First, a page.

Talks may lead to sit-in compromise
Eric M. Jukelevics
Arizona Daily Wildcat
(From left) Law professor Andy Silverman, SAS organizer and sociology graduate student James Cook and President Peter Likins discuss a resolution containing conditions meant to protect workers in factories. Likins agreed late last night to meet with SAS members in hopes of ending the sit-in.
After a 34-hour sit-in, ragged student activists last night emerged from a negotiation with UA President Peter Likins with the possibility of a compromise.
Likins unexpectedly returned to the University of Arizona president's office at about 10 p.m. and laid the groundwork for a consensus with the anti-sweatshop protesters.
Likins pledged to deliver a document to members of the UA's Students Against Sweatshops chapter today at 6:30 a.m. The statement is expected to include a deadline for university withdrawal from the Fair Labor Association if it fails to fulfill the activists' demands.
Confronted with the activists' sit-in mantra "we will not negotiate," Likins said he previously believed protesters would not be receptive to any compromise.
"I'm now invited, and I accept that invitation," he said.
Student activists, however, resumed hollering their original demands for greater human rights protection of workers who manufacture UA apparel as Likins boarded the elevator to go home at about 10:15 p.m.
Activists and their supporters remained hunkered down in the president's office - unwilling to leave until Likins agrees to their demands or police drag them out.
SAS members invaded the Administration Building Wednesday at about 12:30 p.m., stationing themselves outside Likins' seventh-floor office.
Group members are intent on forcing Likins to sign a resolution that lists conditions designed to protect factory workers who manufacture UA gear for large, multi-national corporations.
"I'm prepared to stay until he (Likins) signs the deal - we all are," said Brian Kalkbrenner, an SAS member. "We're not going to walk out of here without having the deal signed. If that means being carried out, that's what it means."
University spokeswoman Sharon Kha said Likins would have to make the decision to remove the activists.
"Right now, we've been able to conduct our business around them and it's really Dr. Likins' call," Kha said, adding that this is the first time in 15 years she has seen protesters stay overnight in the president's office.
But Likins' earlier comments seemed to indicate that the situation would not end anytime soon.
"I have no current intention of signing the resolution," he told a group of about 30 activists who had been repeatedly chanting "Justice late is justice denied" outside his office door yesterday afternoon.
"If you want to talk, then I'll talk, but if you just want to chant, I'll go do something else," Likins said, after asking the activists to be quieter. "I do feel good about how you've handled yourselves and I came out here to ask you something you may or may not choose to do."
But SAS members say conversations with Likins have produced no results.
The group has already "gone through the diplomatic channels" with Likins during its two-year history, and he has yet to satisfy its demands, said Kalkbrenner, a creative writing and American literature junior.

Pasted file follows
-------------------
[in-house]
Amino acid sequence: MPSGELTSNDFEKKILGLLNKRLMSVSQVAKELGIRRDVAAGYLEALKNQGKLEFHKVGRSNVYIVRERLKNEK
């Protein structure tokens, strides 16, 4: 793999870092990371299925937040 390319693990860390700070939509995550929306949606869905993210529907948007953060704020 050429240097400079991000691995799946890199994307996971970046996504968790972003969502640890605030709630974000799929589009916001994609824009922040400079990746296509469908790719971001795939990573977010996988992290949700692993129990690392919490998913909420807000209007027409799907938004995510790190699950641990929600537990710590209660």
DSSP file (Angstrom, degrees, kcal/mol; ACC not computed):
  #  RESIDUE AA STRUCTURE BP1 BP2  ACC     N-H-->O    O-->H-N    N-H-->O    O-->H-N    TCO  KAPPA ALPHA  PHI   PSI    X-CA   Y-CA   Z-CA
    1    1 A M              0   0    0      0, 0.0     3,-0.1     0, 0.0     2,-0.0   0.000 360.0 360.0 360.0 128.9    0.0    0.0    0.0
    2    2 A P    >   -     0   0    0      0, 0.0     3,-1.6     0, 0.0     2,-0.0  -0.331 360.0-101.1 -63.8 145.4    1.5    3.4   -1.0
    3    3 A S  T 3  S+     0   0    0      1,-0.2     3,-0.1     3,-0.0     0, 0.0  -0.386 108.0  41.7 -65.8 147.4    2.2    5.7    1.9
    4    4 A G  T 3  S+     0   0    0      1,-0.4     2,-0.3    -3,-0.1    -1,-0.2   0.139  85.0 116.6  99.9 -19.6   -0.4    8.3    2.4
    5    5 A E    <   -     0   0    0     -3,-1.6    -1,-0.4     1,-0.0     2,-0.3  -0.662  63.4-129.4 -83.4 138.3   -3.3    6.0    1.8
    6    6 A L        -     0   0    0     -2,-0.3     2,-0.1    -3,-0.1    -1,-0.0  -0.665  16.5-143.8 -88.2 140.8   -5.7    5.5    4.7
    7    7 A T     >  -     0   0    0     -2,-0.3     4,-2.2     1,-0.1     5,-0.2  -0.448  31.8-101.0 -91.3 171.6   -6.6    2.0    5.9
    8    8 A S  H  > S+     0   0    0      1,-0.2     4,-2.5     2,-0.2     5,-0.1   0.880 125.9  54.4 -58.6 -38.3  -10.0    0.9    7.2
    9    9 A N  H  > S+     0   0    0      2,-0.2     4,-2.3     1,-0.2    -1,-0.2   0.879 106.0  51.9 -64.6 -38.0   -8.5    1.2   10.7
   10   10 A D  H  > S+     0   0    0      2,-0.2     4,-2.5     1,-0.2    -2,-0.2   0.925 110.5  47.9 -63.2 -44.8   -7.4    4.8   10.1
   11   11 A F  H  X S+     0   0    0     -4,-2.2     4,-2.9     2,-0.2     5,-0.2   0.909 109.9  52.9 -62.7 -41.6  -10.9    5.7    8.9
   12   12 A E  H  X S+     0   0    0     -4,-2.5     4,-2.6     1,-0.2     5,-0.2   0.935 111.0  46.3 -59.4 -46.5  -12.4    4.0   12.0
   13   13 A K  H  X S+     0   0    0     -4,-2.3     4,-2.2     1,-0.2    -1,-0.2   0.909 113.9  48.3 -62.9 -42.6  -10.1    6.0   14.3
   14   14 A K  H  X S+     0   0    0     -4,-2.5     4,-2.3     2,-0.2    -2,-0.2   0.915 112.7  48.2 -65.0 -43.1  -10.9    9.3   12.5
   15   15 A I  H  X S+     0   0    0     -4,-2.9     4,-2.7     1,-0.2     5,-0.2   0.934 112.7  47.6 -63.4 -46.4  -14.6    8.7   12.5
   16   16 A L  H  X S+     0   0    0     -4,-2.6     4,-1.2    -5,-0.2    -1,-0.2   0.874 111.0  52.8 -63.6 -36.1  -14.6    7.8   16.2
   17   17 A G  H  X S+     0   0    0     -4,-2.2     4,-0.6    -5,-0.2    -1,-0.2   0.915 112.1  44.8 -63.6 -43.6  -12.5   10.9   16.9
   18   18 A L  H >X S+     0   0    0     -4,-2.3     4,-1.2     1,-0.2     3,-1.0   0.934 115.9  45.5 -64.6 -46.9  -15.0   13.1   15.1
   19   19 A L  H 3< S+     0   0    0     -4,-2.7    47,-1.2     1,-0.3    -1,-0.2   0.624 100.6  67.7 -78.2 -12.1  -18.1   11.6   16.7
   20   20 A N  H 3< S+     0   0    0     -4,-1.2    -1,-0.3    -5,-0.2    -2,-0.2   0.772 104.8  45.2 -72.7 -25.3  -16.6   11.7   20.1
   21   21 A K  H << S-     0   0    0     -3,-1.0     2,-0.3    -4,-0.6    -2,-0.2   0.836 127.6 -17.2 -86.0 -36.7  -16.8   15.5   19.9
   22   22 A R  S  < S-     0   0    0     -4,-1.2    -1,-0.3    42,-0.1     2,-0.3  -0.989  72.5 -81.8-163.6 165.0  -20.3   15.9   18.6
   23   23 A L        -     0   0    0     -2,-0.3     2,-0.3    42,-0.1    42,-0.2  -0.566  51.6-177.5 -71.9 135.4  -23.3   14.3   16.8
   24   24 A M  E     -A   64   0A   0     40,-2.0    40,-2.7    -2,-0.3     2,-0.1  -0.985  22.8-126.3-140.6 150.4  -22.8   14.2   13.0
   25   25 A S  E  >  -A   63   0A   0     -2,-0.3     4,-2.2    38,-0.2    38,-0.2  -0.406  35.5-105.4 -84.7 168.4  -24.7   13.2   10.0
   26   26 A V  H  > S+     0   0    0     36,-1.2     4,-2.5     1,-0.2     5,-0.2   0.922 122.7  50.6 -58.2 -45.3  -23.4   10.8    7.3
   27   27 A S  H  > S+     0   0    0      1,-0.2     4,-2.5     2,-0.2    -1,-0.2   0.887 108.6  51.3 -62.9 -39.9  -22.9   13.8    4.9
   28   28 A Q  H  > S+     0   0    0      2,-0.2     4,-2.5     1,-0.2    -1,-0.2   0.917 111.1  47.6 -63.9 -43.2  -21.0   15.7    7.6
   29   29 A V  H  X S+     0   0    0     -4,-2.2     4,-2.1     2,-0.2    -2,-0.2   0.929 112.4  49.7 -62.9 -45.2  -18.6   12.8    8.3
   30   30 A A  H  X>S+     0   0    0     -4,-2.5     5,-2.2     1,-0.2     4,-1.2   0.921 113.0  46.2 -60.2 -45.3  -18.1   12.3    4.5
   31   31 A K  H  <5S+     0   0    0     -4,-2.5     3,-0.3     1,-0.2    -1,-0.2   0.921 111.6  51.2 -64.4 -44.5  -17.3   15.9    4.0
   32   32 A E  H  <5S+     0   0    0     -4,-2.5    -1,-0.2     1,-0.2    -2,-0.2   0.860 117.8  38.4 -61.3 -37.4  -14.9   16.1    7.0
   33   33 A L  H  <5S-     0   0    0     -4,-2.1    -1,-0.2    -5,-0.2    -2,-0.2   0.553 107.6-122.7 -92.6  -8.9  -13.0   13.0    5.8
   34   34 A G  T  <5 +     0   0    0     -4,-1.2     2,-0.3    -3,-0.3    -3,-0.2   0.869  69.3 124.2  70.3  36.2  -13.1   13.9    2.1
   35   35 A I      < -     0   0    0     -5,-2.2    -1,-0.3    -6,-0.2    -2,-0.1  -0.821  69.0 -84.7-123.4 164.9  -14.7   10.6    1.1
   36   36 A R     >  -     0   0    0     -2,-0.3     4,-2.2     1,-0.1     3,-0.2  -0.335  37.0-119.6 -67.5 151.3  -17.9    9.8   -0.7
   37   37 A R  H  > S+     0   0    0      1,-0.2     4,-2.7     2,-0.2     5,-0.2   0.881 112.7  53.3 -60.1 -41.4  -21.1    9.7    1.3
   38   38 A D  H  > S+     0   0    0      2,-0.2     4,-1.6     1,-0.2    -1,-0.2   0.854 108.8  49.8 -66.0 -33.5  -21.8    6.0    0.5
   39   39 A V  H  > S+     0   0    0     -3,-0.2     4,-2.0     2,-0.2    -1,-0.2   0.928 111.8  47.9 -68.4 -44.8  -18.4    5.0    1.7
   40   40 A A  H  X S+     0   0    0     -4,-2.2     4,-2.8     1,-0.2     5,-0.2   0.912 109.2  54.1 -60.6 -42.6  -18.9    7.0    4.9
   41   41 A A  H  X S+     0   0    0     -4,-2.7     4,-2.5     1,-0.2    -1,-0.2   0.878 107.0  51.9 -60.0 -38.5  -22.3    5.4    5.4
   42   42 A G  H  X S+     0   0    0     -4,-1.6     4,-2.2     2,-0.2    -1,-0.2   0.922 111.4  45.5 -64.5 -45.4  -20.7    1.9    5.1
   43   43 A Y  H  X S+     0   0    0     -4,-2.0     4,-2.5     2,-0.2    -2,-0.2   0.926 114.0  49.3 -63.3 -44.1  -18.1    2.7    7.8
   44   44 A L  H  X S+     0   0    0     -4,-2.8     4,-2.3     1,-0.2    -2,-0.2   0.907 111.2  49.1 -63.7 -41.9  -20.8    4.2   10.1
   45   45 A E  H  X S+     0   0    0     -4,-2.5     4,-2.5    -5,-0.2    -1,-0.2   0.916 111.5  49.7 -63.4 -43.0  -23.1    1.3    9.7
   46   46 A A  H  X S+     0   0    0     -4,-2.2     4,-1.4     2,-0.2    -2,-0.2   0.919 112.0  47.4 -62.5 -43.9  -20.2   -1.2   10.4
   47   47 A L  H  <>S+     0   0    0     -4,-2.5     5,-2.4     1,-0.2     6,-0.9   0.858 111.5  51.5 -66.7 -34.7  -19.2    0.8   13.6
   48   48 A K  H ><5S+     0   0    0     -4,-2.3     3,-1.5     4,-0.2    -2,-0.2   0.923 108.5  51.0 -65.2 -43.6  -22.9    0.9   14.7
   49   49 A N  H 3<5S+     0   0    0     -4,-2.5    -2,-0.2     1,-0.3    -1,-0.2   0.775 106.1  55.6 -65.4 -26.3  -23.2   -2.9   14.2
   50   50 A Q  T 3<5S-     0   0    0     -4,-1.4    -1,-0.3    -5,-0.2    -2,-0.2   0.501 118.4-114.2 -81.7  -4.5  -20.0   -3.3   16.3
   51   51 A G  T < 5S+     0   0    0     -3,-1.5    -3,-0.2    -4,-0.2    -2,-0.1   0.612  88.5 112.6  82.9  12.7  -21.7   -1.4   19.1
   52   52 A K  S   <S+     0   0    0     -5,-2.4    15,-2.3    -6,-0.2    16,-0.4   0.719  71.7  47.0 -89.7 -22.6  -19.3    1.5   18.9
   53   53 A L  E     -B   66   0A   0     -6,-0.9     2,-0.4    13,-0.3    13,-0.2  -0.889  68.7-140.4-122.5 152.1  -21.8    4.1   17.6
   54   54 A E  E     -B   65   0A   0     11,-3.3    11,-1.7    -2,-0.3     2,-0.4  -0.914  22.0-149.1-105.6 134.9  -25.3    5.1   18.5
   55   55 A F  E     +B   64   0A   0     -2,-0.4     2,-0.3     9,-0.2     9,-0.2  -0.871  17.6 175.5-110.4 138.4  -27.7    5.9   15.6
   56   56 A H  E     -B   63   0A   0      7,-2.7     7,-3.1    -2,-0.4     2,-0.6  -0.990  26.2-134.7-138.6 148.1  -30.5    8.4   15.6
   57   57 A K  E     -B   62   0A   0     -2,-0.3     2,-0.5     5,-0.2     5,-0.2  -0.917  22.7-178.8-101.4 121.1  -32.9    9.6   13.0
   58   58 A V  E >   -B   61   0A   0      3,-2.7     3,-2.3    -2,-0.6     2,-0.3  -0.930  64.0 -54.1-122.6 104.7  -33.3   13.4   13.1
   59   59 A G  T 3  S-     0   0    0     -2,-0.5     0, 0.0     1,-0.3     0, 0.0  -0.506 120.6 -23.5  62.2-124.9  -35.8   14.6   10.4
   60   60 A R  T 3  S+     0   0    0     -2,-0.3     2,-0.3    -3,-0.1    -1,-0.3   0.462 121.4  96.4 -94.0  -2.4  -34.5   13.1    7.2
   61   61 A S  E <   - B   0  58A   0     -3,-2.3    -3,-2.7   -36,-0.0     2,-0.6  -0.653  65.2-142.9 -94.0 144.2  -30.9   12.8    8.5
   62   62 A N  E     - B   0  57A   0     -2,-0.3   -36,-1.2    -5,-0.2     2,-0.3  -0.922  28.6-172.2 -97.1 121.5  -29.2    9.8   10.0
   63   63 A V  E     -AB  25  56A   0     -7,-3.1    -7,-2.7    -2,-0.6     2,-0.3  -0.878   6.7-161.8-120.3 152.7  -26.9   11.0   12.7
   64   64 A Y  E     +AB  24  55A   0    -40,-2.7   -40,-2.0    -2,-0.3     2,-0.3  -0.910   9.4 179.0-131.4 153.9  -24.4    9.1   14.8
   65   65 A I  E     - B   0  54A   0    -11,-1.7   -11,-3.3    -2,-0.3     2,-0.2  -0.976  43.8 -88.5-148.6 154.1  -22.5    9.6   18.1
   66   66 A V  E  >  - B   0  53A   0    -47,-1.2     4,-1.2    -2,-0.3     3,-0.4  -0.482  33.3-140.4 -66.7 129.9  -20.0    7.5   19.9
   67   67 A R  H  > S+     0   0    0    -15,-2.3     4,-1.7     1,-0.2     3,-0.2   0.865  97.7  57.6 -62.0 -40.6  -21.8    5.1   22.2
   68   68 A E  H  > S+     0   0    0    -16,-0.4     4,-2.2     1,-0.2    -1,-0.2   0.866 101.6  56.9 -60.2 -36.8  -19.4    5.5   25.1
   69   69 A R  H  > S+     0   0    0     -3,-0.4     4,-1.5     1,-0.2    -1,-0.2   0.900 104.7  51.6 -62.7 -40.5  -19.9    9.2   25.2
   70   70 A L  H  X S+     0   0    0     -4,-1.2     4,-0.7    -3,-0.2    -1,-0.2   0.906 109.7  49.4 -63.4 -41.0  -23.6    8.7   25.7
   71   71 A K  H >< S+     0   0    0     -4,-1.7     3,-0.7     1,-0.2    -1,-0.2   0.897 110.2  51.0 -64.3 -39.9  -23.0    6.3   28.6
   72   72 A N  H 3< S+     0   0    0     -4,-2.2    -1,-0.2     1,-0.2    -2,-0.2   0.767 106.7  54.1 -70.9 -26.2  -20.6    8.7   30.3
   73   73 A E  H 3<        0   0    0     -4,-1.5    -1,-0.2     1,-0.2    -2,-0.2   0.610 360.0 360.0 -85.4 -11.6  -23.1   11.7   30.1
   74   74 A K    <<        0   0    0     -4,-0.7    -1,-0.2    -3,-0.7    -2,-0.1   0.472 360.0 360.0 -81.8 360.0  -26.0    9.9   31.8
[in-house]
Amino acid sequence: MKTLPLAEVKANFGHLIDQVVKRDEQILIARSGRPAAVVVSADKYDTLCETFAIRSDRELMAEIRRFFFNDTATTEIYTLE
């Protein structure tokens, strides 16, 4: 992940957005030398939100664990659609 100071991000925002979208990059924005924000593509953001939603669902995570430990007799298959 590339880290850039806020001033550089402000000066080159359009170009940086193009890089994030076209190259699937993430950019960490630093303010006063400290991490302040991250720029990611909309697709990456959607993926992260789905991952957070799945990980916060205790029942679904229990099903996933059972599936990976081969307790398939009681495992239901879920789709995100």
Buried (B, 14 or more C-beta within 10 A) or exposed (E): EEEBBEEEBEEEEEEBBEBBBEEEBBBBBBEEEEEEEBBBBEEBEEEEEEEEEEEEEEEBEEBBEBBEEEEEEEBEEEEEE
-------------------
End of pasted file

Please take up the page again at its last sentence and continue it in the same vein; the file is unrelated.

"He (Likins) continues to promise commitment to action while never actually acting," he said. "We're done talking, we're done negotiating."
SAS is demanding that the UA compel its apparel manufacturers to publicly disclose factory addresses, and pledge to pay workers a "living wage."
They are also demanding the implementation of unannounced independent monitoring and greater protection of women's rights.
SAS' resolution would also force Likins to pull the UA out of an agreement with the Fair Labor Association - an independent monitoring organization - by August if the organization does not comply with the resolution's conditions.
"The FLA is completely dominated by the very megacorporations that are violating human rights in the first place," SAS spokesman Avery Kolers said in a prepared statement.
The group presented Likins with their resolution Wednesday, which he agreed to review, but refused to sign. Yesterday morning, Likins read a roomful of sign-holding SAS activists a rewritten version of their demands that he "felt comfortable with."
"I want you to understand that we feel the same commitment to the same core values," Likins said, going on to outline a resolution similar to SAS'. "This is not a negotiation, this is just a statement of where I am."
While he pledged to "actively participate in the movement to eliminate labor abuses" in sweatshops, Likins said he wants to work through the Fair Labor Association and refused to accept SAS' deadline.
Instead, he said he would withdraw from the monitoring organization if it does not comply within "a reasonable time."
The activists say they are prepared to wait until Likins changes his mind.
"When he says he likes our principles but won't hold to our deadlines, we have to wonder if he really intends to make progress," said SAS spokeswoman Molly Snow. "He is a businessman, he knows as well we do that progress can't be made without deadlines."
SAS members have stocked the president's office refrigerator with food, and they remain in contact with fellow demonstrators and supporters from around the country via cell phone. Activists have also established an outside network of contacts that take care of other communications.
"We're prepared to stay forever or get arrested," said Snow, a speech and hearing sciences and psychology junior.
As long as they are camped out, the activists will be joined overnight by both UA officials and University of Arizona Police officers.
"I'm able to facilitate some things, keep an eye on others," said Kha, who stayed in the office last night. "Things happen when you have this many people here."